In newspapers it's called the silly season.
It begins around the time the schools break up and runs until they go back in September, give or take a week or two.
It?s when councils ease off on the meetings, Parliament falls silent and anybody remotely newsworthy leaves the country to top up the tan.
During this time news editors across the land can be seen pulling their hair out as they try desperately to avoid large white spaces in their respective publications.
So when a big story does come along, the press happily picks up the ball and starts running. And so they should.
Then, depending on the strength of the story, the coverage will gently fizzle out or be usurped by something eminently more noteworthy.
This summer, thanks to eight men and their bomb-laden rucksacks, should have been different.
Indeed, when more than 50 people were killed on the London transport system six weeks ago there should have been more than enough grief, outrage and intrigue to satiate even the most demanding of editors until well into the autumn.
Until armed police shot dead Charles de Menezes at Stockwell tube station that is.
The initial reaction of the press and public alike, when all believed that the police had foiled another suicide bombing, was one of shock ? how the hell could this be happening in OUR country? ? but also of relief.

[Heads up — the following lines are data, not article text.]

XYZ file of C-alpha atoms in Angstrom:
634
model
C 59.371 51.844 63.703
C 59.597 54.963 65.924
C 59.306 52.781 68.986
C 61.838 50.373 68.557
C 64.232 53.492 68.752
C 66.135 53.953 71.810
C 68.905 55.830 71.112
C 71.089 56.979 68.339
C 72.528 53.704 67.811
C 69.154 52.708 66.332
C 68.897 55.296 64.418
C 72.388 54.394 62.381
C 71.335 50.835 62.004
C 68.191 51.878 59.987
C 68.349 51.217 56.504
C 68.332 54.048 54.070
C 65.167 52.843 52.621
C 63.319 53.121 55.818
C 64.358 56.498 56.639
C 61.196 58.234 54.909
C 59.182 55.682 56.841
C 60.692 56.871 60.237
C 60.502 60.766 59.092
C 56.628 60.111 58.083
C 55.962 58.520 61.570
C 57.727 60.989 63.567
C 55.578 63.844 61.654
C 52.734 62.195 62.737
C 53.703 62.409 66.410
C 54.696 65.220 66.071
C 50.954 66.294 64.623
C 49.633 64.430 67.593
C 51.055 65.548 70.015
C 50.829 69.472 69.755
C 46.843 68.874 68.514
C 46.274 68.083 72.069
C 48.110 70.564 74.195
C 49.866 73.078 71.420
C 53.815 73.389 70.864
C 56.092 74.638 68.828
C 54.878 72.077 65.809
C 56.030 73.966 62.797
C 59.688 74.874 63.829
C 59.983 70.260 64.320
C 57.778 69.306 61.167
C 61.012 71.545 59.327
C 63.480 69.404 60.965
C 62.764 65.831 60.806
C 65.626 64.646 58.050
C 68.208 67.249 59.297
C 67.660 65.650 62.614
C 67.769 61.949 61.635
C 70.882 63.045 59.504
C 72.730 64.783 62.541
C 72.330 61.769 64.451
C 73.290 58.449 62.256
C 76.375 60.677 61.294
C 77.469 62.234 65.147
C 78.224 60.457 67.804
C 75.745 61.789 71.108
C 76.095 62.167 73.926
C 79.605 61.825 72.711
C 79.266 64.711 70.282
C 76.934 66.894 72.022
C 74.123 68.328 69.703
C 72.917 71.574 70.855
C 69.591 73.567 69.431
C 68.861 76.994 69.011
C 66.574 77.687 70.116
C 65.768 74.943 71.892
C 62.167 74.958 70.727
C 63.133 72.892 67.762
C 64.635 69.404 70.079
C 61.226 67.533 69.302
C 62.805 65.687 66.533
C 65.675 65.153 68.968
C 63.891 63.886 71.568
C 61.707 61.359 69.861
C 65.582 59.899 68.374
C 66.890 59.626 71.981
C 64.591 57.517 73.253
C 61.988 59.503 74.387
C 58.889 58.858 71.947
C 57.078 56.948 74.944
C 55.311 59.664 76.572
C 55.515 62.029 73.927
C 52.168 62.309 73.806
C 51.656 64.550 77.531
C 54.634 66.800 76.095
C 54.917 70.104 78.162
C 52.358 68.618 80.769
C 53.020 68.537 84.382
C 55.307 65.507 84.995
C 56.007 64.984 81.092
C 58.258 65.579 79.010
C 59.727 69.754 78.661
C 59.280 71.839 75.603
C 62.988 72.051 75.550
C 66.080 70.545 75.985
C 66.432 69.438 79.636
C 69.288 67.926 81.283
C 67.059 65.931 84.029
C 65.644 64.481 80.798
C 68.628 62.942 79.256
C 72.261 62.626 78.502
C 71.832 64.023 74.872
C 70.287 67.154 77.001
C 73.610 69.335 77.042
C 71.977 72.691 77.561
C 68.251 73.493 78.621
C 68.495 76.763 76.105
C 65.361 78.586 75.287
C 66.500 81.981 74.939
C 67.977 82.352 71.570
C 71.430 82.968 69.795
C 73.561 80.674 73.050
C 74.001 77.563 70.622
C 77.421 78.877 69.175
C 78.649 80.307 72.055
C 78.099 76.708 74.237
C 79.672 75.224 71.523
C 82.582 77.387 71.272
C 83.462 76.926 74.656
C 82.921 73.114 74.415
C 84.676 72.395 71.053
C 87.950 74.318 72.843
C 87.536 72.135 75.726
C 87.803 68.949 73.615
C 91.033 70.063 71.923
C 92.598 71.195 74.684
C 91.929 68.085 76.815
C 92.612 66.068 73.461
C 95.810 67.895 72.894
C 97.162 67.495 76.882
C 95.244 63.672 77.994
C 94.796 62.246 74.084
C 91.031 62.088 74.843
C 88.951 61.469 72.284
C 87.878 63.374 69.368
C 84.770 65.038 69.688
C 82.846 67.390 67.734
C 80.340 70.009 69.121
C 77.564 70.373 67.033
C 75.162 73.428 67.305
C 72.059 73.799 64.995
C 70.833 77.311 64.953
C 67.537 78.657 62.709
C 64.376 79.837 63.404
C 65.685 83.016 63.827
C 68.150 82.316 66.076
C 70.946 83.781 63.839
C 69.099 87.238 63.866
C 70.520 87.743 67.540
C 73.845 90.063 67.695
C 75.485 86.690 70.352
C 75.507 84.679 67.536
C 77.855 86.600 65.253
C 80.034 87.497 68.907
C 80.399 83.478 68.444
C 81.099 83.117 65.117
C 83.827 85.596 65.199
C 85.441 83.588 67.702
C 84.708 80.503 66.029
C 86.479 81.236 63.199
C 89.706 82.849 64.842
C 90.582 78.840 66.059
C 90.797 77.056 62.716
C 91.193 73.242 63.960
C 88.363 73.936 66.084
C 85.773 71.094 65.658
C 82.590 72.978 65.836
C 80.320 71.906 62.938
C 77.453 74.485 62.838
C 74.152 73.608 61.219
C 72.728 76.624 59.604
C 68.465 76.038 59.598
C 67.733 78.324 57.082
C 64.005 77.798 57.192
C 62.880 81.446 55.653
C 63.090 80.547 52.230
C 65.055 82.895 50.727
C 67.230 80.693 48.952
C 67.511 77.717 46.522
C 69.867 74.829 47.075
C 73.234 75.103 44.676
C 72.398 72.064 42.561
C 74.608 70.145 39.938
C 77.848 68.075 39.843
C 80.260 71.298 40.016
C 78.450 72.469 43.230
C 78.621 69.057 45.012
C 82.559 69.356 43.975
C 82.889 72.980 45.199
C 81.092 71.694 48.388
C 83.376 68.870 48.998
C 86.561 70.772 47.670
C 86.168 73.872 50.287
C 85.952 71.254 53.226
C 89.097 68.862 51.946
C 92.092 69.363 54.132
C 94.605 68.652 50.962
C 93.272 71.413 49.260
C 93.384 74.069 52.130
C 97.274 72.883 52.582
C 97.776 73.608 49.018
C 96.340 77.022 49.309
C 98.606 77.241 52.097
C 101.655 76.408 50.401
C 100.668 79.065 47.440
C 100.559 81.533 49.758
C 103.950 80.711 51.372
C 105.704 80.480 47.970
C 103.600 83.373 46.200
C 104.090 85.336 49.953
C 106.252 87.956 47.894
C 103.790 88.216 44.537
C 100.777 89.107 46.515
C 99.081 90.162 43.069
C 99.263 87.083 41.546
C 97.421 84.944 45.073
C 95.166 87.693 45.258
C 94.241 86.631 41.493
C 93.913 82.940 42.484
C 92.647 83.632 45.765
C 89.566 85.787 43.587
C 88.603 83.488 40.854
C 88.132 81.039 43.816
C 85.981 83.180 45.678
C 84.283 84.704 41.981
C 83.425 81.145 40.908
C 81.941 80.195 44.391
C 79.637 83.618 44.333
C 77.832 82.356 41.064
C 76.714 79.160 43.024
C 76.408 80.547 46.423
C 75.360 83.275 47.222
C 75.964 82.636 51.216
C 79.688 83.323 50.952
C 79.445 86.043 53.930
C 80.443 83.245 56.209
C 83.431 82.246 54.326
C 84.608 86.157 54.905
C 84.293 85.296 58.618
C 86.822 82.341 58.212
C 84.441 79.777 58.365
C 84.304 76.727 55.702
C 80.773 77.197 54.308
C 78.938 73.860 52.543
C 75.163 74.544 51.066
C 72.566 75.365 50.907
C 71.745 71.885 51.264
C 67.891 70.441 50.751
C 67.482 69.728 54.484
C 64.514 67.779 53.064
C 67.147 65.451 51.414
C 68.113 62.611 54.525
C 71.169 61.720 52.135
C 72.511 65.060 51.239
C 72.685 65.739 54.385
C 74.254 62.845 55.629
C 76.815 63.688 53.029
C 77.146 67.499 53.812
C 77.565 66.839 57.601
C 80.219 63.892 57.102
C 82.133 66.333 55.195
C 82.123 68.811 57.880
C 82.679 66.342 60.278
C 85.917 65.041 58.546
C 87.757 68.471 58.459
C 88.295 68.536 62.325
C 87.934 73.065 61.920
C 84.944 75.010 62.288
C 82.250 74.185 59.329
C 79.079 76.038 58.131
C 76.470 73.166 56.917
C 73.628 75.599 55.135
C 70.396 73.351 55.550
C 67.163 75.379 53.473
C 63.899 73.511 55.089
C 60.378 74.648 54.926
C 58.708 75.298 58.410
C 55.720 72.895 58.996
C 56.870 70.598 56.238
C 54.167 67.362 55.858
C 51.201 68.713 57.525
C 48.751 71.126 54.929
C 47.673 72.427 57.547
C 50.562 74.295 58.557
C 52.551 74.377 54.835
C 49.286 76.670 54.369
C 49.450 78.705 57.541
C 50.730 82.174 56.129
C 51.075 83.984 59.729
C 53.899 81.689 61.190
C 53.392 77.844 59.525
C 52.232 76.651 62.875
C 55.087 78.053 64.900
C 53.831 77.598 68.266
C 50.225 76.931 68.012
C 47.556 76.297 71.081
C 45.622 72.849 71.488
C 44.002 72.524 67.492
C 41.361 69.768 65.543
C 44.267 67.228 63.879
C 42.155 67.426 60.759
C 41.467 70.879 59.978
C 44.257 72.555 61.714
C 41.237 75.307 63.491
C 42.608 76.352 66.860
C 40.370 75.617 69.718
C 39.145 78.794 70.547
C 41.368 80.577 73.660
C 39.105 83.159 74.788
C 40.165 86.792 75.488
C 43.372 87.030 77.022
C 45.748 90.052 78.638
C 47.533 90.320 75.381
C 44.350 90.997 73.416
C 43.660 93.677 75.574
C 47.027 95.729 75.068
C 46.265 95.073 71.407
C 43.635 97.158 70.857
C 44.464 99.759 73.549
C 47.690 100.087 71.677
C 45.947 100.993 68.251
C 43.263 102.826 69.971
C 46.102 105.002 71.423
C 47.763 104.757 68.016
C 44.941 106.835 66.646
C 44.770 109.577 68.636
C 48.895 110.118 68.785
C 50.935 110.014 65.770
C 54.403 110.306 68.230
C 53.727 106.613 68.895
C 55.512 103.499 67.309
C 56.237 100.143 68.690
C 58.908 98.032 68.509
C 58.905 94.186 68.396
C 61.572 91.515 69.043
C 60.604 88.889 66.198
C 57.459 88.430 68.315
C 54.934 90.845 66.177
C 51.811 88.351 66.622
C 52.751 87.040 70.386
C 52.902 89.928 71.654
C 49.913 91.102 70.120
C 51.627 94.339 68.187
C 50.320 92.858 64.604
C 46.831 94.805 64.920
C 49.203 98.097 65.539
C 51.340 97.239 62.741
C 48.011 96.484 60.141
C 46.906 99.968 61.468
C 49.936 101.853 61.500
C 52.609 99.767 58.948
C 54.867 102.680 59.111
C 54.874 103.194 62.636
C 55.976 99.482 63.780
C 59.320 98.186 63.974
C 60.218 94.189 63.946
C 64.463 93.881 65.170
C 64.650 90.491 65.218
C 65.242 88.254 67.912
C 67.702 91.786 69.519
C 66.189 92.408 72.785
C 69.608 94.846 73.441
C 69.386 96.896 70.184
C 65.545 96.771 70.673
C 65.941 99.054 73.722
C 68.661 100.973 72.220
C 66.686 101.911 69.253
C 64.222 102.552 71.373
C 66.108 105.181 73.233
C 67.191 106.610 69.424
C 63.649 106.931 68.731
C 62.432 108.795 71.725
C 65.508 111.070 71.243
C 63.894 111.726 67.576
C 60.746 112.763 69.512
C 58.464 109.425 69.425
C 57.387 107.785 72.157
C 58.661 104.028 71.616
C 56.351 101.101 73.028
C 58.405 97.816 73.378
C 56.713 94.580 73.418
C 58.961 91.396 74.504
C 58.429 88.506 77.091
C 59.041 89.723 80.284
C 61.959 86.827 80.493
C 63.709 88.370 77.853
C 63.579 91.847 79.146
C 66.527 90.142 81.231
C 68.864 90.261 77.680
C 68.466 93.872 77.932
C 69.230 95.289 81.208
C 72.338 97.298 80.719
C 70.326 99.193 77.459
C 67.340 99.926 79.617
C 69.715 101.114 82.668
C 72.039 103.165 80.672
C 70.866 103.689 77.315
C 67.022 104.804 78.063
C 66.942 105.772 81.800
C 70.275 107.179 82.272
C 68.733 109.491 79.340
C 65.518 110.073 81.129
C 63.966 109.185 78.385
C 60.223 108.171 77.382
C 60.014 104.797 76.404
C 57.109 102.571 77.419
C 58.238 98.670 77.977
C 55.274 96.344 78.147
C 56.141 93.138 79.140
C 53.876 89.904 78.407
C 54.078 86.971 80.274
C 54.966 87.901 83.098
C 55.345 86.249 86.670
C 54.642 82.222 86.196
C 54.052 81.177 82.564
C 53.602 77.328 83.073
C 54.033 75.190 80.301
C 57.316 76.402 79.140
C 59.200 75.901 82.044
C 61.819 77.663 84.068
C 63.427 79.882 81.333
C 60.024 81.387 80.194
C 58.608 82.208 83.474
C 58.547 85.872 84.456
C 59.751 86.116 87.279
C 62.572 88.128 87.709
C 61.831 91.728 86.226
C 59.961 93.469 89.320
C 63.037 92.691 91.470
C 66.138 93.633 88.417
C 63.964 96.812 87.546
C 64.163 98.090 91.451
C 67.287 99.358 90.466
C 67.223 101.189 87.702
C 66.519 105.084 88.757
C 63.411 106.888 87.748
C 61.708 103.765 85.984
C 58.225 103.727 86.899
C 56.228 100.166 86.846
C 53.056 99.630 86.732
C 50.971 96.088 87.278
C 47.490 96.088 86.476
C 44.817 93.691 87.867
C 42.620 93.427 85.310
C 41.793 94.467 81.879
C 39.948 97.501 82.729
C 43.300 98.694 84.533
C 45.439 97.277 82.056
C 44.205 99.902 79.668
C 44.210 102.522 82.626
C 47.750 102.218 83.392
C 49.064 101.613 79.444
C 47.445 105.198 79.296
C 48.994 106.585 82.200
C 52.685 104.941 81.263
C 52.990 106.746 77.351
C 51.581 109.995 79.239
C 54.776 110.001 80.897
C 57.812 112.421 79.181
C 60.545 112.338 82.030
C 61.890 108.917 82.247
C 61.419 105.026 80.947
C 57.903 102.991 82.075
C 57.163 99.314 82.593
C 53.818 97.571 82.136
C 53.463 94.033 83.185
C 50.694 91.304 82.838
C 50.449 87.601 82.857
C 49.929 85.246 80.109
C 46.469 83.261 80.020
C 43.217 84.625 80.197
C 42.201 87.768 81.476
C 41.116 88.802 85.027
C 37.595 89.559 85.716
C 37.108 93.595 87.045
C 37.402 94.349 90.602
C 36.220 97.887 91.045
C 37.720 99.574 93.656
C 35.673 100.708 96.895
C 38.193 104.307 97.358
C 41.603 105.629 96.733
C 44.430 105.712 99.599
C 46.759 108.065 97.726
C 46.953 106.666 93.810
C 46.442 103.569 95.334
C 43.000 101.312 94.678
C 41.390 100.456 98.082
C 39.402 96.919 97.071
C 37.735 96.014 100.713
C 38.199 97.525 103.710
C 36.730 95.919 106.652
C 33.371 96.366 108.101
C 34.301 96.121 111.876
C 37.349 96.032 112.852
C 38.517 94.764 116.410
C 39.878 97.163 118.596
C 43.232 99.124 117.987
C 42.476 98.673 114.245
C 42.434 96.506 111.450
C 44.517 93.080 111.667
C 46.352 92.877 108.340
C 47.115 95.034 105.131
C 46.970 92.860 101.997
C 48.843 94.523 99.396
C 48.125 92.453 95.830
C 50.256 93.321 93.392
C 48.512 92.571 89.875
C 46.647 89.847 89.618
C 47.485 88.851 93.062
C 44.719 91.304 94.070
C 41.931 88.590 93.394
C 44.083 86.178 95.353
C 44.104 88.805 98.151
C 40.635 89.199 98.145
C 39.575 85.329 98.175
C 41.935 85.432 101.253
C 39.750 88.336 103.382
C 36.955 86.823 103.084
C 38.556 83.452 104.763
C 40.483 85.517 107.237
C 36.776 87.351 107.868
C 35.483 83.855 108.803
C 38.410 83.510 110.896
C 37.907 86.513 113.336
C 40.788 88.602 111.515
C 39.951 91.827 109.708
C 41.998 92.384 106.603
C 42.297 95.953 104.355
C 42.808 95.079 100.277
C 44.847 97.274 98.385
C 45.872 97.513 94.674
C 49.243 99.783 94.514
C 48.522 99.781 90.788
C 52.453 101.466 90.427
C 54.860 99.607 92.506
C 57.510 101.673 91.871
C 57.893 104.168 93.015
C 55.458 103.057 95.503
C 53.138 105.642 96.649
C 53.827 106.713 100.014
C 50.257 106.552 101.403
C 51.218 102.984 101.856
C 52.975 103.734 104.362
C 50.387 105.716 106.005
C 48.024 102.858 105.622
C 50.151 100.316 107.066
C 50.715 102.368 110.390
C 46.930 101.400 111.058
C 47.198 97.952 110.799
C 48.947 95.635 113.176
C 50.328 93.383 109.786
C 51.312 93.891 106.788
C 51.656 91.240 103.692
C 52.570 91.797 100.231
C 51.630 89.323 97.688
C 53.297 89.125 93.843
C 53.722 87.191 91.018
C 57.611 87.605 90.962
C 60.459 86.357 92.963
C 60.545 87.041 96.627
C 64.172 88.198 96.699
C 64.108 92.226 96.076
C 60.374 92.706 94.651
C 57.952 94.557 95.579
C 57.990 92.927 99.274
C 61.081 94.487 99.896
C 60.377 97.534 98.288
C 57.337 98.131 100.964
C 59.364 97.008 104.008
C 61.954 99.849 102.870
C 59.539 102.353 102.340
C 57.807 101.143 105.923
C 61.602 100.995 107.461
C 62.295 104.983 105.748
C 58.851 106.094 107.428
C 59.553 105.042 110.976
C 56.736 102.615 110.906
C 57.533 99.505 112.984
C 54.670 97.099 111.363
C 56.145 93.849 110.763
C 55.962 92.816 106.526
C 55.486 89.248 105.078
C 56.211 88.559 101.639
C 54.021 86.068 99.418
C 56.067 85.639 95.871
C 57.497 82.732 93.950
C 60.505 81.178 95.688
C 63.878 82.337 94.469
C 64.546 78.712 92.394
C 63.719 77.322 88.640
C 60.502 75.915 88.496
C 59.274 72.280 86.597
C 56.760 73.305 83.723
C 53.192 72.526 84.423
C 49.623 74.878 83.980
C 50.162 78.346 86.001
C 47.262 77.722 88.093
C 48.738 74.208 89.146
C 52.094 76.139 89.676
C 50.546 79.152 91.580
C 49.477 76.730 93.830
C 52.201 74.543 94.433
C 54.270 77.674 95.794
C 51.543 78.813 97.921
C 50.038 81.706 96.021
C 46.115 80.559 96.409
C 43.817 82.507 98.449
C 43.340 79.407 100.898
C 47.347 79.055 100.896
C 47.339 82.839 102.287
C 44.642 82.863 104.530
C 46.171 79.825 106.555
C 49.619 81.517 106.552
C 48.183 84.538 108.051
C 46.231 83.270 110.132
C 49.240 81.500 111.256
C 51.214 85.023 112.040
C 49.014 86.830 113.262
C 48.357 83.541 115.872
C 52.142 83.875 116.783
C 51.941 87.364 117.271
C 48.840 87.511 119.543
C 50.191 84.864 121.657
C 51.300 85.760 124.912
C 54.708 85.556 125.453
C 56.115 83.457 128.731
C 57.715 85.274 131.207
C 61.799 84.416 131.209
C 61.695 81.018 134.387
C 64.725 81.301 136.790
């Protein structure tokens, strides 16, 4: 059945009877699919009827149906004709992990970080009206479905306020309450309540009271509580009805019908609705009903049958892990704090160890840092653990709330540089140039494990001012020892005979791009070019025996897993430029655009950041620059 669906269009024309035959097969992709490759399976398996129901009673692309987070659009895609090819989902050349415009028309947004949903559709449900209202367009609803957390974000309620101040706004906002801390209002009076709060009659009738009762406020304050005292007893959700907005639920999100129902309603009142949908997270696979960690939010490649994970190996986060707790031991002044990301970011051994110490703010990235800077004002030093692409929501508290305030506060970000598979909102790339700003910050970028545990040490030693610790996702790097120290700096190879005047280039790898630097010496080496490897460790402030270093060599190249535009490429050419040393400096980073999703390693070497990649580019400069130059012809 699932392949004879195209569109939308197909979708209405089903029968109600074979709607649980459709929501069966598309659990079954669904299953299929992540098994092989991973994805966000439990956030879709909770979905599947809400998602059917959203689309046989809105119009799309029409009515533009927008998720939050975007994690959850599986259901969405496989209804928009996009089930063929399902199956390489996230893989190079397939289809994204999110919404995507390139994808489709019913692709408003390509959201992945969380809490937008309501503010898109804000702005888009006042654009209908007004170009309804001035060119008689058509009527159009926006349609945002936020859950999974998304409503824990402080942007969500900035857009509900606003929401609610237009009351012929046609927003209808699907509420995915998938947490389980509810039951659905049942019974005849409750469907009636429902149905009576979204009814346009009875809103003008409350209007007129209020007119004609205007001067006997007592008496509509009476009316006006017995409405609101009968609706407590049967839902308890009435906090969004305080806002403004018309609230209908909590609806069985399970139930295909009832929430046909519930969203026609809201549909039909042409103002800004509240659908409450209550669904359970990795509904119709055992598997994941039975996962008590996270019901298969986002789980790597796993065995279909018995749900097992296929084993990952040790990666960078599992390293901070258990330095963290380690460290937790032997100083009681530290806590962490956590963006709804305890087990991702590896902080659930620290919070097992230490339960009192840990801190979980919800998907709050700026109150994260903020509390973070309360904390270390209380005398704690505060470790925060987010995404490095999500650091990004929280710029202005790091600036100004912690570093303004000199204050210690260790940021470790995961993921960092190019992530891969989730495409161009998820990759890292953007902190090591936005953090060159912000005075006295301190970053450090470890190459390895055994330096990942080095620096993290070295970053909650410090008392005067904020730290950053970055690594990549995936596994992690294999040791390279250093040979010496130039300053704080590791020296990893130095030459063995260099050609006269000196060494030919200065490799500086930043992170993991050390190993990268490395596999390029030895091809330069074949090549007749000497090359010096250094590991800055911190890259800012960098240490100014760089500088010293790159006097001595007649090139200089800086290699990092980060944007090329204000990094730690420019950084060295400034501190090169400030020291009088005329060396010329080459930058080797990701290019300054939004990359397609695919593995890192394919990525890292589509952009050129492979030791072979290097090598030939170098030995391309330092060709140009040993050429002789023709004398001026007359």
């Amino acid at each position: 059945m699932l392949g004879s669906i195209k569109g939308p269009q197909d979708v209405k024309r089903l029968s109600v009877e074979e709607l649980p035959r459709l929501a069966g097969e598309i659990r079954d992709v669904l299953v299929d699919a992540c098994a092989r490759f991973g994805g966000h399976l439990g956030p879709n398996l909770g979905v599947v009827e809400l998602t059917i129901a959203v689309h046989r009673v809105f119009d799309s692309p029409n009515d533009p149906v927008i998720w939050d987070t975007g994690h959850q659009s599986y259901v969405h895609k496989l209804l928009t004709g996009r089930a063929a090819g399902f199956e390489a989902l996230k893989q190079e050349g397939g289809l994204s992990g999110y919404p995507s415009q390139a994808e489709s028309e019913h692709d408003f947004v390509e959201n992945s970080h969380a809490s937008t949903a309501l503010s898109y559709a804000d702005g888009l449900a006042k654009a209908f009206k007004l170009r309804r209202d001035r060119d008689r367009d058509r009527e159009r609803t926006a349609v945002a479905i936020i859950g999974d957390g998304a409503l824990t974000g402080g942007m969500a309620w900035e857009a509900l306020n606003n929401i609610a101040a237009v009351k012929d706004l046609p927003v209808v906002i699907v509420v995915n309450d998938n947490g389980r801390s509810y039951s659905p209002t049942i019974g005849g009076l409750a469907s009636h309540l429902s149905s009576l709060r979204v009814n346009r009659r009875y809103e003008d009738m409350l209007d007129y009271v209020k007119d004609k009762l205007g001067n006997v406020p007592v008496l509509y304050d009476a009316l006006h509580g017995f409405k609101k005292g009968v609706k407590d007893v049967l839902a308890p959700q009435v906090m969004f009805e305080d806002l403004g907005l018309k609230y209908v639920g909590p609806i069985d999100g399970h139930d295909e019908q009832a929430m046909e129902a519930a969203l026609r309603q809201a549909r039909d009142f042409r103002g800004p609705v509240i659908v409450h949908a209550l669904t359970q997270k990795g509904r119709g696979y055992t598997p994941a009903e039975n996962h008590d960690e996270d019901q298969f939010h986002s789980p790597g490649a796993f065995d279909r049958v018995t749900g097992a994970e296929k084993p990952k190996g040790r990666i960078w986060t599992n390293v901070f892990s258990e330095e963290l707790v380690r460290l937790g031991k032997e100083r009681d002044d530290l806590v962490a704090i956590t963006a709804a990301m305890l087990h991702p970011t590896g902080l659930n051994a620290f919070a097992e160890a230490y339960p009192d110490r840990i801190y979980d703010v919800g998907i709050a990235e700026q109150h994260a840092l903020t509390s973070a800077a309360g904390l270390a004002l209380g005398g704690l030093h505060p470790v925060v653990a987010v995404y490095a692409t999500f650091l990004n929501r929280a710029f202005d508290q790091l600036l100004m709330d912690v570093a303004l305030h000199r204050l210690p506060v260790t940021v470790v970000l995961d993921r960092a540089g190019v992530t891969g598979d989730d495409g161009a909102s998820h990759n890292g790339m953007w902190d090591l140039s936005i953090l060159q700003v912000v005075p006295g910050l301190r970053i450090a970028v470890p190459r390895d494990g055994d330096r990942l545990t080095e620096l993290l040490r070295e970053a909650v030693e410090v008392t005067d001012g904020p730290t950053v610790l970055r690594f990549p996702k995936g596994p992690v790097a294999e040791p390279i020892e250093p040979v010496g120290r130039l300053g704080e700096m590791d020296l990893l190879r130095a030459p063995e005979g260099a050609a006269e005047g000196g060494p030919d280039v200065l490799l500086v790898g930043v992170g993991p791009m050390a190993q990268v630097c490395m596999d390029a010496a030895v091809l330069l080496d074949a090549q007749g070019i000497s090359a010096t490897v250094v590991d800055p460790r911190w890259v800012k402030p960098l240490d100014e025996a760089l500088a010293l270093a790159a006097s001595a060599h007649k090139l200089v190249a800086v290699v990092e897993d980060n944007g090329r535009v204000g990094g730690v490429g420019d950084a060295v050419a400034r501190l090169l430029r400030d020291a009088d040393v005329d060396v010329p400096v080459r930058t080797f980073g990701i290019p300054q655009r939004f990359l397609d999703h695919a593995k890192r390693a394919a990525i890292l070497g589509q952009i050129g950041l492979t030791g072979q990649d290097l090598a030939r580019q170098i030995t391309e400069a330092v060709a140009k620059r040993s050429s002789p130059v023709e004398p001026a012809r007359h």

If the shooting on sight of suicide bombers was the resort to which the police had been forced to stoop then so be it. Better them than us, we thought.
But then these feelings turned to abject horror when it was discovered that far from being a suicide bomber, Mr de Menezes was a young Brazilian plumber on his way to work.
And at this point the silly season began in earnest.
Almost immediately the dead (and dozens of horribly injured) from July 7 were forgotten. The four suspects from July 21 had been successfully rounded-up so they also slipped down the news agenda.
Instead, acres of newsprint focused on the tragic shooting of Mr de Menezes and in more recent times the role of Metropolitan Police Commander Sir Ian Blair.
Now these are serious issues no doubt. When police officers shoot to kill and get the wrong man we need to worry. We need to do everything within our powers to make sure that this doesn?t happen again.
But it might. The suicide bombers haven?t gone away because the police shot Mr de Menezes.
Somewhere out there are more young men preparing to become martyrs for their cause and we expect the police to strain every sinew to get them before they get us.
The debate as to whether Sir Ian, who still enjoys the backing of the PM and London residents, should resign is taking place for want of something better to talk about.
Unfortunately, sooner rather than later I fear, another atrocity will come our way to knock Mr de Menezes off the front pages.
And then the silly season will definitely be over.
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